A Guide to Maui: Molokini Crater
Location: Three miles off of Maui’s southern coastline from the towns of Wailea and Makena, and one hour by boat from Ma’alaea Harbor
Depth: 6-50 ft.
Good for seeing: Molokini is home to over 250 species of fish! Commonly sighted marine species include humuhumuele’ele (black durgeon), unicornfish, parrotfish, humhumunukunukuapua’a, whitespotted moray eels, octopus, lowfin chubs, Hawaiian spiny lobster, jacks, butterflyfish, and slate pencil urchins. Given Molokini’s pelagic location, however, nearly anything is possible, and manta rays, bottlenose dolphins, spinner dolphins, whale sharks, white tip reef sharks, and even humpback whales have been known to pay visits to the crater!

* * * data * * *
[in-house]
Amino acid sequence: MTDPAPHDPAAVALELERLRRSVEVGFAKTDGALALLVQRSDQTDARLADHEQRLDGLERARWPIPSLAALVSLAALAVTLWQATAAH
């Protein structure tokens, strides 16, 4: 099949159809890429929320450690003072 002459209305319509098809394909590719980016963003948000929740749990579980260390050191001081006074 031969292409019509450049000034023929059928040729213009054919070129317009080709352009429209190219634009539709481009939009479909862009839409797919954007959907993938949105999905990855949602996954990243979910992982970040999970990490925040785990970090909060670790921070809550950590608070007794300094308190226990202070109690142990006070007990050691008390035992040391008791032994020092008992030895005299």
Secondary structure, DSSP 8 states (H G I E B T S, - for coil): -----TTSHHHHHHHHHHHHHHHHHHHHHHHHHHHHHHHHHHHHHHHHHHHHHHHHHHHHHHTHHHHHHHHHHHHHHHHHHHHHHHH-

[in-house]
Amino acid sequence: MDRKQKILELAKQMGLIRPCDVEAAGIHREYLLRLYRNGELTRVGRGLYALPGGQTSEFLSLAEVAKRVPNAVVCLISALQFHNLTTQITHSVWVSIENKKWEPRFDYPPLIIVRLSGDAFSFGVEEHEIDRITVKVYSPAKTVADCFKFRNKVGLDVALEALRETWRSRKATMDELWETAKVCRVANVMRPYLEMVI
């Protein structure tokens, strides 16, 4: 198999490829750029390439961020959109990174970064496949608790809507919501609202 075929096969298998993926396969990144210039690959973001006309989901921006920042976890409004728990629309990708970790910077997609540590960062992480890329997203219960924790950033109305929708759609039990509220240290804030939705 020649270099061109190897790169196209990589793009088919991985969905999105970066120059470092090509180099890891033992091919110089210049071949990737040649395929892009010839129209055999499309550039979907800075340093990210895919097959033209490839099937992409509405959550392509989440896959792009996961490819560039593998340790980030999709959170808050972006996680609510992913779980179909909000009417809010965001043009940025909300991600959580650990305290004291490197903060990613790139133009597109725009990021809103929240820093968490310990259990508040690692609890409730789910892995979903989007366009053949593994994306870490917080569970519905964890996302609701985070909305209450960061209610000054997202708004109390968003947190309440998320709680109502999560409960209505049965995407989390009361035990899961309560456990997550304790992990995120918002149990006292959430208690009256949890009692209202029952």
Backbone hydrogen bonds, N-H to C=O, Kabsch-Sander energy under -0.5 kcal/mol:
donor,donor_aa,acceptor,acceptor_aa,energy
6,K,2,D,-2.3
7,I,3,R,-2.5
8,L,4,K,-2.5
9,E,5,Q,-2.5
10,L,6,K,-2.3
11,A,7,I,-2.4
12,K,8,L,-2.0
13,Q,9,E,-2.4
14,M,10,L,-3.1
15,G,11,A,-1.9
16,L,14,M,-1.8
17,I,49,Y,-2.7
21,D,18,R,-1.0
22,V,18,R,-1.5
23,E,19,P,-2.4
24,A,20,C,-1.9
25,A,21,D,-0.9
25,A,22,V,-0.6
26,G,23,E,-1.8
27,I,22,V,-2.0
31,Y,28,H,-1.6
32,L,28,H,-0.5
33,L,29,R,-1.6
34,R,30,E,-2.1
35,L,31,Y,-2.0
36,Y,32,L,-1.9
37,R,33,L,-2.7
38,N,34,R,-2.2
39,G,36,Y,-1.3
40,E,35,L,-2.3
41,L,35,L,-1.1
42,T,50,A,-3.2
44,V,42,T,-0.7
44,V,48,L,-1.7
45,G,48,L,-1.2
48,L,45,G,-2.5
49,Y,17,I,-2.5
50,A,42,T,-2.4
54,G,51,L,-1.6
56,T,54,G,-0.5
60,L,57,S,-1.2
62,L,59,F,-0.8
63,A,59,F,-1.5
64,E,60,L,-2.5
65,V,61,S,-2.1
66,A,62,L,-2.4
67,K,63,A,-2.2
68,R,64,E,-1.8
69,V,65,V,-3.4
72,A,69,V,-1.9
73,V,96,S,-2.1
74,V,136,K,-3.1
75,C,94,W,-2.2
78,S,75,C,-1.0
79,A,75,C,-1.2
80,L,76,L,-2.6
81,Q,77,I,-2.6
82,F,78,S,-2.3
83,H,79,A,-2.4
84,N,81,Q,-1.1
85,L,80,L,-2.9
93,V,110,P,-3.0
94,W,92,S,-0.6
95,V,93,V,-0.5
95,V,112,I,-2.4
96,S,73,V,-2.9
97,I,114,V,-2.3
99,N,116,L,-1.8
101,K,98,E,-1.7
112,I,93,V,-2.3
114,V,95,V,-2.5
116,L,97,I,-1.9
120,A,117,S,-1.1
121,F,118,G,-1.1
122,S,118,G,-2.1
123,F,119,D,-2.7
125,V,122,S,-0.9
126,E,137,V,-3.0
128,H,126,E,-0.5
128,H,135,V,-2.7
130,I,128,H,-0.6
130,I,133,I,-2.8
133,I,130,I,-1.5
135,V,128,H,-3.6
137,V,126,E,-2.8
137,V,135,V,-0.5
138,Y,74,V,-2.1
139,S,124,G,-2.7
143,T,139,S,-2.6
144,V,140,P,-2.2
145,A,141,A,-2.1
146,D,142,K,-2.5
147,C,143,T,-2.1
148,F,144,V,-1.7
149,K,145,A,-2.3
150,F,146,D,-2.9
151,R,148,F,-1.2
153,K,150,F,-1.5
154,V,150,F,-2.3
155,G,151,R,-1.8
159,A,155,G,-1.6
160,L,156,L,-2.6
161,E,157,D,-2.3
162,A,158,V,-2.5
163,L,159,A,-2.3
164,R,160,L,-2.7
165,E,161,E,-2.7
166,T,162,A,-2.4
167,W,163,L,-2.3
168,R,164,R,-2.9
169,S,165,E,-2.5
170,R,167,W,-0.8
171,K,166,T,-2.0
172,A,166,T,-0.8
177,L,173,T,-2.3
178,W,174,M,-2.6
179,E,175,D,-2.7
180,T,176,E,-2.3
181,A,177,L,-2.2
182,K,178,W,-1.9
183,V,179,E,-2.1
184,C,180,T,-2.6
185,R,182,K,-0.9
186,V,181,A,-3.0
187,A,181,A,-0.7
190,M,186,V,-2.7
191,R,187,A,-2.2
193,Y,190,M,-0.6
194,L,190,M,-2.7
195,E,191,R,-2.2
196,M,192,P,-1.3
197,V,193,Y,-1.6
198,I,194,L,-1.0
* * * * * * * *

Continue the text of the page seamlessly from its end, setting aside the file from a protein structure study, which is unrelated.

Best time of year to snorkel at Molokini Crater: Due to its offshore location Molokini Crater offers amazing snorkeling during all seasons of the year.
Reasons we might not snorkel here: Although unaffected by south swells in the same way the shoreline of Maui is, Molokini can often become too windy during the afternoon hours to snorkel (which is why all of the boats visit in the morning). Occasionally the tradewinds will blow from the north, which makes Molokini too rough and inaccessible for snorkeling. During this time we will choose another location such as Nahuna or Olowalu. For more information on Maui’s wind and weather patterns, see our related post “Understanding Maui’s Wind, Weather and Waves”.
History: Molokini Crater has a lengthy history which ranges from a bombing range to a marine sanctuary. For more information, see our related post on the history of Molokini Crater.